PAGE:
Save the Appalachians!
Mountaintop removal activist to visit WCC
MOUNTAINROADSHOW.COM COURTESY PHOTO
When Larry Gibson was a boy, he climbed to the top on his family’s mountain in West Virginia, and mountains towered around him. Some fifty years later, mountaintop removal coal mining has flattened everything around Gibson’s Kayford Mountain.
But Gibson is fighting to save his mountain and the Appalachians, and more than ten years ago, Dave Cooper joined him in the cause.
“Seeing Larry’s mountain was a life-changing experience for me,” Cooper said. “The coal companies are trying to get his mountain, but he won’t sell it because it’s his heritage. He grew up on this mountain — all his family ancestors are buried on top of his mountain.”
Cooper, a Kentucky native, quit his job as a mechanical engineer and started traveling the country with his Mountaintop Removal Road Show. Cooper will speak at Washtenaw Community College on Thursday, Oct. 26 from 1-2:30 p.m. to tell the story of “Larry’s mountain” and the consequences of mountaintop removal mining.
Although Cooper spoke at WCC last year, Ian Griffin, director of Student Activities and Development, decided to bring the presentation back.
“It was just exceedingly interesting, and up until that point, I really had not heard about mountaintop removal in that great of detail,” Griffin said. “It’s a really stunning story.”
Mountaintop removal mining has gone on since the 1970s, when coal companies realized it would be much faster and cheaper to access rich deposits of coal in the Appalachians by blasting mountains apart rather than hiring underground miners. Since the practice first began, Appalachian communities have suffered tremendous damages.
Mountaintop removal causes flooding for people who live in mountain valleys. When the mountains are stripped of absorptive trees, what remains becomes like a roof with the hollows like a gutter, Cooper explained.
The practice also destroys water because the mining exposes rainfall to heavy metals.
“So when rain runs downstream, instead of having pure mountain spring water purified by forests, you have contaminated water,” Cooper said.
And the Appalachian Mountains are one of the oldest and most biologically diverse mountain ranges in the world.
“It’s destroying our states; it’s destroying our water; it’s destroying our forests,” Cooper said of the practice. “When they’re done mining, they don’t plant trees back — they just spray grass seed, then they go on and get another mountain. And they can take a mountain down in about a year now.”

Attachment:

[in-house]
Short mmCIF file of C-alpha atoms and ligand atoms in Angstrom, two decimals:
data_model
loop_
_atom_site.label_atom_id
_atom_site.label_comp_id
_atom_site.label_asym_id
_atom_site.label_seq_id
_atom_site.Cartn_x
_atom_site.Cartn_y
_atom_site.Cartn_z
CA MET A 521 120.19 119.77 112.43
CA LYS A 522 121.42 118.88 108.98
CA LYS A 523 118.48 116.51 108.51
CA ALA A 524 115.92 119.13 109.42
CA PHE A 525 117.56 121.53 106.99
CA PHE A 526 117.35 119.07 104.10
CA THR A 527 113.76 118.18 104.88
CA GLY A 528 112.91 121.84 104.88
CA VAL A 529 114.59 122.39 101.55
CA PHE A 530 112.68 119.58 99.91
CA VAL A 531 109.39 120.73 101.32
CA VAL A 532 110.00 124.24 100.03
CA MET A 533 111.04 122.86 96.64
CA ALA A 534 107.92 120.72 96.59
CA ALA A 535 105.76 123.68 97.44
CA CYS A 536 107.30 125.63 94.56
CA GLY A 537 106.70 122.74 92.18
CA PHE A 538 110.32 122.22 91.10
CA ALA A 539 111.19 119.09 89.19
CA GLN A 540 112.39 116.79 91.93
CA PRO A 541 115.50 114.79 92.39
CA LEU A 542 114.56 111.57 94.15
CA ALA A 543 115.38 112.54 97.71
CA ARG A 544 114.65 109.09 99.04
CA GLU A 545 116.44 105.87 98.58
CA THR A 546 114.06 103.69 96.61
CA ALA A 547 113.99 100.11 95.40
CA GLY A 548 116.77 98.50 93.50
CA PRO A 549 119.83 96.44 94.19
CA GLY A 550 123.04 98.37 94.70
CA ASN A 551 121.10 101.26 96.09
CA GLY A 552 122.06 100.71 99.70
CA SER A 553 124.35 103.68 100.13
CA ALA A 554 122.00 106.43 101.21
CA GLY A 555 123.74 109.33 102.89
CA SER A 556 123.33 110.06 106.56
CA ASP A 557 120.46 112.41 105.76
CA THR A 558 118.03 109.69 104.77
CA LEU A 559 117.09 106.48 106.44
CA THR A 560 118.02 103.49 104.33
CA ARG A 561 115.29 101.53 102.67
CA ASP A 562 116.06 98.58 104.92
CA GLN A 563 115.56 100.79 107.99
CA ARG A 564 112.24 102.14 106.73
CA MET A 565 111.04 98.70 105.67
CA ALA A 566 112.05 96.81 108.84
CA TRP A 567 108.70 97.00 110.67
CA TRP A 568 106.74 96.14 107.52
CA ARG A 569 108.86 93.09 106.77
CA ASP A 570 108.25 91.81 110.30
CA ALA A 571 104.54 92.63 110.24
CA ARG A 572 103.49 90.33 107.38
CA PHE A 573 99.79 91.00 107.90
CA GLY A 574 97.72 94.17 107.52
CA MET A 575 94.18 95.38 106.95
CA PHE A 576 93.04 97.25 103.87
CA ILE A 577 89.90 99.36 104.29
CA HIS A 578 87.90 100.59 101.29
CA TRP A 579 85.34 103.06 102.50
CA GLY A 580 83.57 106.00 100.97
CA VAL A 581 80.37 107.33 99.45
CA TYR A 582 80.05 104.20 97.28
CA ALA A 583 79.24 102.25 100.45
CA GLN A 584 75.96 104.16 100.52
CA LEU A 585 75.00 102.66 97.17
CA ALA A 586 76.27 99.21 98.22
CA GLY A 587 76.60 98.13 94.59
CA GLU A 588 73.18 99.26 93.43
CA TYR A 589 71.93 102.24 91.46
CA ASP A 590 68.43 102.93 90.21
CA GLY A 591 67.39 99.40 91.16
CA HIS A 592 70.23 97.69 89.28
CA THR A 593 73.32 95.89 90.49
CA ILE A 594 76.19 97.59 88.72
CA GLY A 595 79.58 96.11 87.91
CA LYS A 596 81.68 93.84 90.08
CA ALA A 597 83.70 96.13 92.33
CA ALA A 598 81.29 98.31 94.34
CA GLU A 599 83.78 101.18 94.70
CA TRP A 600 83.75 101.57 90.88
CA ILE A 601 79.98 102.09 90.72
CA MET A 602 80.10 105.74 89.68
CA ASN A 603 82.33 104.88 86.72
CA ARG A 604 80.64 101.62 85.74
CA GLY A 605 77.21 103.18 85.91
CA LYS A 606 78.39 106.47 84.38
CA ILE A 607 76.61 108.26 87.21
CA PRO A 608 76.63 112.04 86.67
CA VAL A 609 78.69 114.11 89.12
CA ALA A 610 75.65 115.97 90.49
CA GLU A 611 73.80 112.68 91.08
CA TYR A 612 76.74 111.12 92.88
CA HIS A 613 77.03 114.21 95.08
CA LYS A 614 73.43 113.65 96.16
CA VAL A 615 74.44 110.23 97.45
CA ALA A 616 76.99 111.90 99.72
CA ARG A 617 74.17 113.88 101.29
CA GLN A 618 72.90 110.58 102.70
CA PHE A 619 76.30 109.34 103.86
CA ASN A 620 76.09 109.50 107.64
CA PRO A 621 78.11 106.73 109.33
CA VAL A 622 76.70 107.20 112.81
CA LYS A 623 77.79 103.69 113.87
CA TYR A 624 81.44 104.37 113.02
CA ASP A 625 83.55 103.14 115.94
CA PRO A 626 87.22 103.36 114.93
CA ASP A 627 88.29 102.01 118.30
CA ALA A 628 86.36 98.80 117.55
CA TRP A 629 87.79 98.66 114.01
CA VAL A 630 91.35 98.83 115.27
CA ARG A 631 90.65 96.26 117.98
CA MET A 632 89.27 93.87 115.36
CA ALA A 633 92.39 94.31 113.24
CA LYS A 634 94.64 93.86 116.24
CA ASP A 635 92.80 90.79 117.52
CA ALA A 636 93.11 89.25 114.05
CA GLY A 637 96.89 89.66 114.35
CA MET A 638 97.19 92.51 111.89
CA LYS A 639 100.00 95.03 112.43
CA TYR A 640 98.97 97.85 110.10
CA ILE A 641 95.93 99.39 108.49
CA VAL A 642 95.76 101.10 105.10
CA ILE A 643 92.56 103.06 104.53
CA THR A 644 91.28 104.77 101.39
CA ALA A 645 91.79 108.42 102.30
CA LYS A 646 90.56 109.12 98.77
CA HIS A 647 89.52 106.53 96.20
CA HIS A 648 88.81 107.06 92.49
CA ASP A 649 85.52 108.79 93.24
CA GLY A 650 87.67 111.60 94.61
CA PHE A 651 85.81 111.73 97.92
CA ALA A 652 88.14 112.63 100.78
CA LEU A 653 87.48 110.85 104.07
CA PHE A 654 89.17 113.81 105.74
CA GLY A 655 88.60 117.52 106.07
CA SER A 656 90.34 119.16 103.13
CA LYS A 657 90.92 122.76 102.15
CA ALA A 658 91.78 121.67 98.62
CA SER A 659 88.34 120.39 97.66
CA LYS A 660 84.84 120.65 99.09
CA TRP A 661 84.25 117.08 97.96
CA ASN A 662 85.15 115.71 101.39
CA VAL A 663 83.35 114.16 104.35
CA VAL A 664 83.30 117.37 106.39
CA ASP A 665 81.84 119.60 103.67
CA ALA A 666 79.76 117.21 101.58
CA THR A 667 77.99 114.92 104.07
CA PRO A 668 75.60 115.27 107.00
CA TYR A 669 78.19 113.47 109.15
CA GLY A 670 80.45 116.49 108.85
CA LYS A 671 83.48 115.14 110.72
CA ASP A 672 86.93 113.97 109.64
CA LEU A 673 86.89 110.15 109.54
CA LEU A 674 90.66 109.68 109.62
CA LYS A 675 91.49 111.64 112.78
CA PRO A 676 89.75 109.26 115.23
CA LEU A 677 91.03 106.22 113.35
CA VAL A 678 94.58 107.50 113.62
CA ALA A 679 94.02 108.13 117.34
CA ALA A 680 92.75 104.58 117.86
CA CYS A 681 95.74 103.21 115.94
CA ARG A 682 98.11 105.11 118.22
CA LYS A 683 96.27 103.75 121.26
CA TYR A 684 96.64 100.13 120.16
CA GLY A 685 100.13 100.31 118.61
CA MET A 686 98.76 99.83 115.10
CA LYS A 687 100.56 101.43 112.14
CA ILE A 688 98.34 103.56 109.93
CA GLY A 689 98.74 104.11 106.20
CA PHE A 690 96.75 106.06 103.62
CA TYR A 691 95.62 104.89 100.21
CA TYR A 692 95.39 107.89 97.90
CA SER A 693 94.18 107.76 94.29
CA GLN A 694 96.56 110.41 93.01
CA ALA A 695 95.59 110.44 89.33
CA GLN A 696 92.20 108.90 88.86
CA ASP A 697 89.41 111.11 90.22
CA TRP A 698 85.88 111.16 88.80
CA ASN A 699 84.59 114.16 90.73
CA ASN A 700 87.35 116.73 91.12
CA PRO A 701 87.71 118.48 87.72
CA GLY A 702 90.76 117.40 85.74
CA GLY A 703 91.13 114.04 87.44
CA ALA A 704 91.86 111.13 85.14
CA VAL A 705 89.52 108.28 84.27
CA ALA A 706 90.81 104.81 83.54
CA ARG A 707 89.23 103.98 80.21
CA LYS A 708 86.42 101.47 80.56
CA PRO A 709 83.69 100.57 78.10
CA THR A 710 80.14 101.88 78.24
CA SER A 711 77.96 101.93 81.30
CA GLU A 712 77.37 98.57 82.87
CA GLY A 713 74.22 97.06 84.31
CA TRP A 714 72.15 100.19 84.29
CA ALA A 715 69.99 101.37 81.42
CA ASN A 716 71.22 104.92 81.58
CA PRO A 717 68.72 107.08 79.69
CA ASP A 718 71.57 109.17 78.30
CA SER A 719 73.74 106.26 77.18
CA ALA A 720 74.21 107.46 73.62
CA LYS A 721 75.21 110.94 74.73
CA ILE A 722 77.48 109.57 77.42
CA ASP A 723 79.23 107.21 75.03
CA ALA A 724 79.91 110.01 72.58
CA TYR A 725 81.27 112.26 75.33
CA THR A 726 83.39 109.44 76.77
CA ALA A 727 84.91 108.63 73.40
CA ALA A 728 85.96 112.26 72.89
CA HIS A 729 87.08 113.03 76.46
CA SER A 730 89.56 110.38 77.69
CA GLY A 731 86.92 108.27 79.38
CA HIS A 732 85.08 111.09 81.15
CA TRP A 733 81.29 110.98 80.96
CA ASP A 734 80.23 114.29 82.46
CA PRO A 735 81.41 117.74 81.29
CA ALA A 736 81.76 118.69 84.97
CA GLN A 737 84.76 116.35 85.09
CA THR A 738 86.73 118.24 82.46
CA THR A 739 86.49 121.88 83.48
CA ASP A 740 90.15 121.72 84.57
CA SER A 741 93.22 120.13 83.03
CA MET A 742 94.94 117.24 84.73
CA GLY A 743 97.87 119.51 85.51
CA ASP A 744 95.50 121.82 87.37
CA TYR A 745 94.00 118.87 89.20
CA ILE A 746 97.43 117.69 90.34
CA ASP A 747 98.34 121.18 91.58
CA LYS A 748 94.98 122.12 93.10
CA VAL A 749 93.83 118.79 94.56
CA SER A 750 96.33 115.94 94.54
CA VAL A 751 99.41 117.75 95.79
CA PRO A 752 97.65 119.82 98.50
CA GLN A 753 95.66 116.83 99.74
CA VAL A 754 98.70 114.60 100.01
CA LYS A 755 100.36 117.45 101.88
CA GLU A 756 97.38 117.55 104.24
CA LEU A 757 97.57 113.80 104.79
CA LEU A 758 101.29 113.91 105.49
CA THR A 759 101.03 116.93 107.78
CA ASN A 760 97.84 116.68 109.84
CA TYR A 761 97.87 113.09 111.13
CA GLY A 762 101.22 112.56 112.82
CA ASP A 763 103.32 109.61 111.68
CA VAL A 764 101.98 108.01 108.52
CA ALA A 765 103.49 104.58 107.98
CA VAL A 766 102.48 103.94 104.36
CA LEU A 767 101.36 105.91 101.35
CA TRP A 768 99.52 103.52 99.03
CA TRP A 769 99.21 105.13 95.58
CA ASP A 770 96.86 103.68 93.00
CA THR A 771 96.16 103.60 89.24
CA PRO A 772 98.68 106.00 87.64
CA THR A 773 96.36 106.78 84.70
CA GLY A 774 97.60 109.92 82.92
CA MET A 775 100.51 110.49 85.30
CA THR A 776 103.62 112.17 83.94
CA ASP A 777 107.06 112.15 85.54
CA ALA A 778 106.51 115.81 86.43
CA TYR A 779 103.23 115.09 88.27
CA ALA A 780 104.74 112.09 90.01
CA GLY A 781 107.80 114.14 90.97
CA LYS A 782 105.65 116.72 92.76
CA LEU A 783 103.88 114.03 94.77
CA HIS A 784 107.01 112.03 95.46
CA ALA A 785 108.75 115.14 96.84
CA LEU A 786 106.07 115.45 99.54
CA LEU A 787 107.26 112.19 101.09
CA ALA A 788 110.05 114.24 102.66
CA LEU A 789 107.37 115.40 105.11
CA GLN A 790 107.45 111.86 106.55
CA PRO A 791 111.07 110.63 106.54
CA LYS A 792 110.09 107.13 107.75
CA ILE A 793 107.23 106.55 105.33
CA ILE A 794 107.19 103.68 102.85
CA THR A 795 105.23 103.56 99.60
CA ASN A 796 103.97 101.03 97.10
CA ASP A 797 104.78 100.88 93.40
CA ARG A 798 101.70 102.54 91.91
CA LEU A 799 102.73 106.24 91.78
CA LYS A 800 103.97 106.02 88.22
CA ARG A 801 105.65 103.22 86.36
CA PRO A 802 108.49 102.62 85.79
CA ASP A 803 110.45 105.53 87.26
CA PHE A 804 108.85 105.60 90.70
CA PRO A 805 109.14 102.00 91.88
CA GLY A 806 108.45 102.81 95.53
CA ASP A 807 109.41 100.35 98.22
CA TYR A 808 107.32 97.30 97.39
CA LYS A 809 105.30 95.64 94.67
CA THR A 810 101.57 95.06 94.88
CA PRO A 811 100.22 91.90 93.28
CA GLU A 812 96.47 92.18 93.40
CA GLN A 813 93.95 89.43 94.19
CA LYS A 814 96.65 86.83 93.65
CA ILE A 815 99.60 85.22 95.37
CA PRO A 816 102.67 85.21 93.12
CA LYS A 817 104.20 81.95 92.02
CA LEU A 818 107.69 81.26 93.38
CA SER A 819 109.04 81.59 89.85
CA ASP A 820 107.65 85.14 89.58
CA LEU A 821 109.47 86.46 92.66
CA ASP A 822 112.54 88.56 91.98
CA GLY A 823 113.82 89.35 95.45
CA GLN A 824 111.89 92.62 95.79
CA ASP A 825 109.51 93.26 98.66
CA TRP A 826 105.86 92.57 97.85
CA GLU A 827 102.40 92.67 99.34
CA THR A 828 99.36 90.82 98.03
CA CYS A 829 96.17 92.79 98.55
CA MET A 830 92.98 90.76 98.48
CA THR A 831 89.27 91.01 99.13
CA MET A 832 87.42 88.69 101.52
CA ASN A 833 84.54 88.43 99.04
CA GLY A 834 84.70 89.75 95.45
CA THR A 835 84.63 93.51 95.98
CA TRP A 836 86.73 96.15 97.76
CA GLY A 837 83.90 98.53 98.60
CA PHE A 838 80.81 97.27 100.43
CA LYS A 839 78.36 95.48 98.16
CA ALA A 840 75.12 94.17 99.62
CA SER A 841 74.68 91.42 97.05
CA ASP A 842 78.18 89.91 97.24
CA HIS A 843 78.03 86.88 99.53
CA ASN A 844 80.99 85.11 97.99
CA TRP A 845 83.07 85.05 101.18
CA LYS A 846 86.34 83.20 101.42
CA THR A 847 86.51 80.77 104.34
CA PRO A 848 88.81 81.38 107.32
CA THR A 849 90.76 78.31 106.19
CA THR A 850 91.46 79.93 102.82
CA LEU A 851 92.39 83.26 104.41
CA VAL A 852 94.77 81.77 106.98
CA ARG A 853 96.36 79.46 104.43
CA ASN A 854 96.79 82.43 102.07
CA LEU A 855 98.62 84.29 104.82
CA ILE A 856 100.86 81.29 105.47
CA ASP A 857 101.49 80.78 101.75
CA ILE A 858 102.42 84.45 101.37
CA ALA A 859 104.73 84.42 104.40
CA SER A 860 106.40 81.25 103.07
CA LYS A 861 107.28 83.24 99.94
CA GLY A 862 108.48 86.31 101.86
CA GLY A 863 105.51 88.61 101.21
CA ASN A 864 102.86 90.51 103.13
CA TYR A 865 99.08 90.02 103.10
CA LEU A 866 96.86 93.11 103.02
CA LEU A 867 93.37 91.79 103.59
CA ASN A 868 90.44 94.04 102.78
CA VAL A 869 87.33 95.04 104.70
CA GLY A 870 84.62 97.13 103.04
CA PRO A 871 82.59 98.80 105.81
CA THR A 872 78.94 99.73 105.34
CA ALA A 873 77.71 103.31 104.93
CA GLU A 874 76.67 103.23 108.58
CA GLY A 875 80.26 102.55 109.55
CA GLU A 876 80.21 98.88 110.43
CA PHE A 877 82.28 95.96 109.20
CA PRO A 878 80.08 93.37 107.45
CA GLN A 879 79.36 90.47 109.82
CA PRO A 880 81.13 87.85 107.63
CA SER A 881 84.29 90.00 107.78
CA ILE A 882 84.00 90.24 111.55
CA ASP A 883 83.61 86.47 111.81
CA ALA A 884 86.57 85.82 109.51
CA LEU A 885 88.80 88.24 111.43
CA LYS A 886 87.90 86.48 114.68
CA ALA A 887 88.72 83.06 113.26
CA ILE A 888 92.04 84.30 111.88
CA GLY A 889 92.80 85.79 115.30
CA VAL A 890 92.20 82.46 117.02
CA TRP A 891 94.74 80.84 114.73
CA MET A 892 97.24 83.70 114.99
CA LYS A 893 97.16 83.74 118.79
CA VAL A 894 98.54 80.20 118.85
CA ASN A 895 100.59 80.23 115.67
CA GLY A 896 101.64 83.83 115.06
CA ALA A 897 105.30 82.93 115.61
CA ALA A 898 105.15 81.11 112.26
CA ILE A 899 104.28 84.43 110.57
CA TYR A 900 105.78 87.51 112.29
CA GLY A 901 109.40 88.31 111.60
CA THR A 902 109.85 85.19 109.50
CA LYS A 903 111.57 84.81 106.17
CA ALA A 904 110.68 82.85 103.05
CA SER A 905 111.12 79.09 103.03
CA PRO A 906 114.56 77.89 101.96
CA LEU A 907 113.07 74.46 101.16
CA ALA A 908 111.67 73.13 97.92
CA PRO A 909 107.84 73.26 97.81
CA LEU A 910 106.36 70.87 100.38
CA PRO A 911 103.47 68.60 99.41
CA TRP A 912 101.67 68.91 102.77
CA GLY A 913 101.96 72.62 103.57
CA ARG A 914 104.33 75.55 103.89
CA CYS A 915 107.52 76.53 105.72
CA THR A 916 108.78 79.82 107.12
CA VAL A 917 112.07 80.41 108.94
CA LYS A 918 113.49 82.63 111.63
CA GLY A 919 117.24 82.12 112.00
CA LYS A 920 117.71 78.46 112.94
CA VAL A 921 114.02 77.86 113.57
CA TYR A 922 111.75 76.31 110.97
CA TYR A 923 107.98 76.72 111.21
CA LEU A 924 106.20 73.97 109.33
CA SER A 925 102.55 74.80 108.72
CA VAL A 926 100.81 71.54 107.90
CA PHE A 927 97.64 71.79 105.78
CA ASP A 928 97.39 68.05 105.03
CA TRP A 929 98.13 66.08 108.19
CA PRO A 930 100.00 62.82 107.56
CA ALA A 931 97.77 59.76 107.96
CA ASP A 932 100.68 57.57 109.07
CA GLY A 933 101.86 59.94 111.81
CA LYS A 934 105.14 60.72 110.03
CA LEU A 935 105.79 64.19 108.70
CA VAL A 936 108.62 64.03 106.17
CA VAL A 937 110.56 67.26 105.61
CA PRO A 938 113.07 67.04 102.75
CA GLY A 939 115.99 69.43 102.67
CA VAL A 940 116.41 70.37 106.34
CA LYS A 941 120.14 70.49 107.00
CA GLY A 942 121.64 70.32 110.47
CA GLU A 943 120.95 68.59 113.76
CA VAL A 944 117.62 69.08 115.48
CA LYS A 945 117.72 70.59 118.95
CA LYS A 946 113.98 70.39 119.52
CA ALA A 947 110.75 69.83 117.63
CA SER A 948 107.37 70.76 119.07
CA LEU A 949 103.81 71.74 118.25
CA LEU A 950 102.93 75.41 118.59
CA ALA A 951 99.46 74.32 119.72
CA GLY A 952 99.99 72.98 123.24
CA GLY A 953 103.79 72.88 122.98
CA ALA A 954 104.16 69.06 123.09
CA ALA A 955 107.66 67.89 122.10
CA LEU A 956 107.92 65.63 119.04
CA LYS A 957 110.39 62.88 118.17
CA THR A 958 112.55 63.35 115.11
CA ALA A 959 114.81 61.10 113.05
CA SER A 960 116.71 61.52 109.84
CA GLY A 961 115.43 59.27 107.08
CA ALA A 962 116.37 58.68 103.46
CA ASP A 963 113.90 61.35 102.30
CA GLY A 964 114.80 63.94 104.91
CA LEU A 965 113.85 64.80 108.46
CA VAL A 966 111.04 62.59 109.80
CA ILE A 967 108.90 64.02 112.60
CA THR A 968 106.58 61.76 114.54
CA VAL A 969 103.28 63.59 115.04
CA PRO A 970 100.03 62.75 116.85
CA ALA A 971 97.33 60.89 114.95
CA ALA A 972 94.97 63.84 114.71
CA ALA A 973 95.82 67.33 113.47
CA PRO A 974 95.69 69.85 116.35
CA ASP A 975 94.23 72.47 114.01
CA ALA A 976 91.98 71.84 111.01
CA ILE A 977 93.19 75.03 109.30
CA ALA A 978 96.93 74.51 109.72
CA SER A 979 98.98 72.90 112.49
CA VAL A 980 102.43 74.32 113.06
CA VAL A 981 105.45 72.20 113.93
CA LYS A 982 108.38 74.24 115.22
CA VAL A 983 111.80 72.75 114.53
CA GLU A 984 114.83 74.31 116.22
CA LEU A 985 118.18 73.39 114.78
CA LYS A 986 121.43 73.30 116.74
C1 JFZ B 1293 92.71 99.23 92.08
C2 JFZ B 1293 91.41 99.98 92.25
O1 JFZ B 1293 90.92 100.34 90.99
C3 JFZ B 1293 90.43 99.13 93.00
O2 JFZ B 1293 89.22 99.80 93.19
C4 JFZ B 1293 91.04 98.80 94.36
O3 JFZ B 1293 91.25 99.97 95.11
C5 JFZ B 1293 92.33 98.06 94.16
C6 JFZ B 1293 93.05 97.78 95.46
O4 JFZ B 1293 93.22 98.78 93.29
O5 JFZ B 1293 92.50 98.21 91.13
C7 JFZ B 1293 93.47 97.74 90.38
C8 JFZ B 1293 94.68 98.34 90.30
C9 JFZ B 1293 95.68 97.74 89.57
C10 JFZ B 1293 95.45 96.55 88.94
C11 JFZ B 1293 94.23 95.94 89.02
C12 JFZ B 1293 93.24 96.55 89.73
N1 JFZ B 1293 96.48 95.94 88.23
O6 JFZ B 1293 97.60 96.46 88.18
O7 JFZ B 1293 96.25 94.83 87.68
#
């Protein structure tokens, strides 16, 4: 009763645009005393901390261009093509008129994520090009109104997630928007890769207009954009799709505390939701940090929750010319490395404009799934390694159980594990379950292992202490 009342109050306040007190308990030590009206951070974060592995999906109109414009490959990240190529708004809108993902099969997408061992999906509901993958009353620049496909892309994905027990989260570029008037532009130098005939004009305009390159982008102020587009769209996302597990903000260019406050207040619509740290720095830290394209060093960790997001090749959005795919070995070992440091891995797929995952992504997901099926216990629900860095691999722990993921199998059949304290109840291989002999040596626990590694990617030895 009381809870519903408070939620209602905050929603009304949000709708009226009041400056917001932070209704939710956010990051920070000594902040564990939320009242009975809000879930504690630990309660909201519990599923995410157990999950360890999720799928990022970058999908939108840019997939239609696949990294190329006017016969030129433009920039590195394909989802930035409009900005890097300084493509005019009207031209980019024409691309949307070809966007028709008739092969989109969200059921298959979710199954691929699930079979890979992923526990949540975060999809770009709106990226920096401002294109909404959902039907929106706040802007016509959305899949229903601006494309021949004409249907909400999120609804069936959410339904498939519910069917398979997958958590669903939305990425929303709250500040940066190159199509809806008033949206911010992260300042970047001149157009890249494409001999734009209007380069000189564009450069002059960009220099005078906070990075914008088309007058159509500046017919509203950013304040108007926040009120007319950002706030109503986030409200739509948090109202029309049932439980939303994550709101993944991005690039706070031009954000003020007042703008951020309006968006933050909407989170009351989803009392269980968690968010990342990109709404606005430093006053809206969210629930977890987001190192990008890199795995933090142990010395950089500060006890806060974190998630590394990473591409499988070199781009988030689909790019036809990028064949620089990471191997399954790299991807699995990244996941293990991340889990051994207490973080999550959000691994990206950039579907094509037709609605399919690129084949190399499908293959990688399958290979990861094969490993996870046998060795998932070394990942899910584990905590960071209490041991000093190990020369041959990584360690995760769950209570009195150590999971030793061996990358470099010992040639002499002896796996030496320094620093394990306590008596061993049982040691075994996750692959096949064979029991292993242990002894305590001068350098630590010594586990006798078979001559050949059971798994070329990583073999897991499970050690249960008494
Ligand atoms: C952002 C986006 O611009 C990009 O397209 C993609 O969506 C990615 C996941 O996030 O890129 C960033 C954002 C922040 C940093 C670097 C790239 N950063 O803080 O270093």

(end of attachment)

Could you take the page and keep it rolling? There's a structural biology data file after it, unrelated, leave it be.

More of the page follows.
Mountaintop removal mining also disrupts communities with 24-hour noise — and falling debris.
“There’s blasting of the mountain above their homes, so occasionally you’ll have rocks come crashing down in the community,” Cooper said.
Coal companies have to get government permits for each mining site, so companies give the states’ legislators large amounts of campaign money — in return for help with regulations, Cooper said.
“Legislators aren’t listening to their own people — they’re definitely not looking out for the long-term interests of the people,” Cooper said. “This is a cut-and-run kind of deal: The coal companies come in, blow up the mountain, grab the coal and then their gone. And what’s going to be left 20 or 30 years from now?”
But recently, the Environmental Protection Agency (EPA) under the Obama administration pulled 79 permits to look at more closely, an action Cooper applauds.
“The Obama administration has been much better than the Bush administration so far,” Cooper said. “But what we want is a ban on mountaintop removal. They can mine coal with underground mining — and that would actually put a lot of people back to work and create a lot of jobs.
“We’ve got a couple more years, and we’re going to stop it.”
Handle with extreme caution: Asbestos removed in WCC kitchen renovations
Workers renovating the Culinary Arts kitchen encountered potentially dangerous asbestos, used as insulation in several of the college’s older buildings. But officials say this is routine and posed no danger.
According to the Environmental Protection Agency (EPA), asbestos has been used in numerous building materials. Exposure to asbestos in the air “may cause serious lung diseases including asbestosis, lung cancer, or mesothelioma,” according to the agency.
“The campus was built at a time when asbestos was used as insulation, and so every renovation project, we run into asbestos,” said Washtenaw Community College President Larry Whitworth. “We follow all of the regulations regarding asbestos. We treat this very, very seriously. But getting rid of it is part of the whole renovation process.”
The EPA said that having asbestos in schools is “not necessarily” dangerous.
“Undamaged asbestos that is properly managed in place poses little health risk to students or teachers,” the EPA said.
“We test any area we go in,” said Damon Flowers, associate vice president of Facilities Development and Operations. “If you know the age of the building, you know if there’s asbestos.”
Flowers said that the Gunder Myran (GM) and Business Education (BE) buildings do not have asbestos present, but older buildings like the Student Center (SC), Technical and Industrial (TI) building and the Crane Liberal Arts and Science (LA) building do.
Flowers said the college follows procedures mandated by the state when dealing with asbestos.
“These are things we have to deal with as part of what we do,” Flowers said.
To learn more about asbestos, visit: http://epa.gov